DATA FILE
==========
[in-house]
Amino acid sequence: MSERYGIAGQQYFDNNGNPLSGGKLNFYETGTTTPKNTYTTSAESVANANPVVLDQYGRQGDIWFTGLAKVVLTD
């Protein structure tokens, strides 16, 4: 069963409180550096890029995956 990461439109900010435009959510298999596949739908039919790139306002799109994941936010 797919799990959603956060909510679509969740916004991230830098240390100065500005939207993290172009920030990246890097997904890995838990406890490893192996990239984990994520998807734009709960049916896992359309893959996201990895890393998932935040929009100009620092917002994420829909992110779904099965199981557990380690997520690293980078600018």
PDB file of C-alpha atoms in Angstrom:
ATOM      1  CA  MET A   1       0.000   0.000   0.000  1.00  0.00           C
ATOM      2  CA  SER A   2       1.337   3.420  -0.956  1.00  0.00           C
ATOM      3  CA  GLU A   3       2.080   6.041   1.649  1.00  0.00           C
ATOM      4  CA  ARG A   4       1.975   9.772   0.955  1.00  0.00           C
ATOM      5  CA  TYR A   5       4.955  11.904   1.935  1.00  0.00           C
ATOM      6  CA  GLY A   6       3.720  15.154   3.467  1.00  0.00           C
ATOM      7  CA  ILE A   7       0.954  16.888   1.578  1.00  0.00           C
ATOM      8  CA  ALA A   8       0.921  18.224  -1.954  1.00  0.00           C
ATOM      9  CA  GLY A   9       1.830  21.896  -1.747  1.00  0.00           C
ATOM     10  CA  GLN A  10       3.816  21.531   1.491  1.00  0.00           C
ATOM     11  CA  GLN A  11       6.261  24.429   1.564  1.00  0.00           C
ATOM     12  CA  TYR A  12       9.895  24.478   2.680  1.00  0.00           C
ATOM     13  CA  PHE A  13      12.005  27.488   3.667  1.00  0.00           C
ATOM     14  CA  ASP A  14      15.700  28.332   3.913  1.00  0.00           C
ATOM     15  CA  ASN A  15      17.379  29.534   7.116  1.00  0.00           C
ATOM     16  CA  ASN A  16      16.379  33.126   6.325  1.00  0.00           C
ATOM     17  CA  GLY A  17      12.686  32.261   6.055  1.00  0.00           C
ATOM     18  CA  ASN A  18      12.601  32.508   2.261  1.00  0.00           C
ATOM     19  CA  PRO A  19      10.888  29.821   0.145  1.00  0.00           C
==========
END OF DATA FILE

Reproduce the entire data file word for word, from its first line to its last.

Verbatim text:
[in-house]
Amino acid sequence: MSERYGIAGQQYFDNNGNPLSGGKLNFYETGTTTPKNTYTTSAESVANANPVVLDQYGRQGDIWFTGLAKVVLTD
């Protein structure tokens, strides 16, 4: 069963409180550096890029995956 990461439109900010435009959510298999596949739908039919790139306002799109994941936010 797919799990959603956060909510679509969740916004991230830098240390100065500005939207993290172009920030990246890097997904890995838990406890490893192996990239984990994520998807734009709960049916896992359309893959996201990895890393998932935040929009100009620092917002994420829909992110779904099965199981557990380690997520690293980078600018």
PDB file of C-alpha atoms in Angstrom:
ATOM      1  CA  MET A   1       0.000   0.000   0.000  1.00  0.00           C
ATOM      2  CA  SER A   2       1.337   3.420  -0.956  1.00  0.00           C
ATOM      3  CA  GLU A   3       2.080   6.041   1.649  1.00  0.00           C
ATOM      4  CA  ARG A   4       1.975   9.772   0.955  1.00  0.00           C
ATOM      5  CA  TYR A   5       4.955  11.904   1.935  1.00  0.00           C
ATOM      6  CA  GLY A   6       3.720  15.154   3.467  1.00  0.00           C
ATOM      7  CA  ILE A   7       0.954  16.888   1.578  1.00  0.00           C
ATOM      8  CA  ALA A   8       0.921  18.224  -1.954  1.00  0.00           C
ATOM      9  CA  GLY A   9       1.830  21.896  -1.747  1.00  0.00           C
ATOM     10  CA  GLN A  10       3.816  21.531   1.491  1.00  0.00           C
ATOM     11  CA  GLN A  11       6.261  24.429   1.564  1.00  0.00           C
ATOM     12  CA  TYR A  12       9.895  24.478   2.680  1.00  0.00           C
ATOM     13  CA  PHE A  13      12.005  27.488   3.667  1.00  0.00           C
ATOM     14  CA  ASP A  14      15.700  28.332   3.913  1.00  0.00           C
ATOM     15  CA  ASN A  15      17.379  29.534   7.116  1.00  0.00           C
ATOM     16  CA  ASN A  16      16.379  33.126   6.325  1.00  0.00           C
ATOM     17  CA  GLY A  17      12.686  32.261   6.055  1.00  0.00           C
ATOM     18  CA  ASN A  18      12.601  32.508   2.261  1.00  0.00           C
ATOM     19  CA  PRO A  19      10.888  29.821   0.145  1.00  0.00           C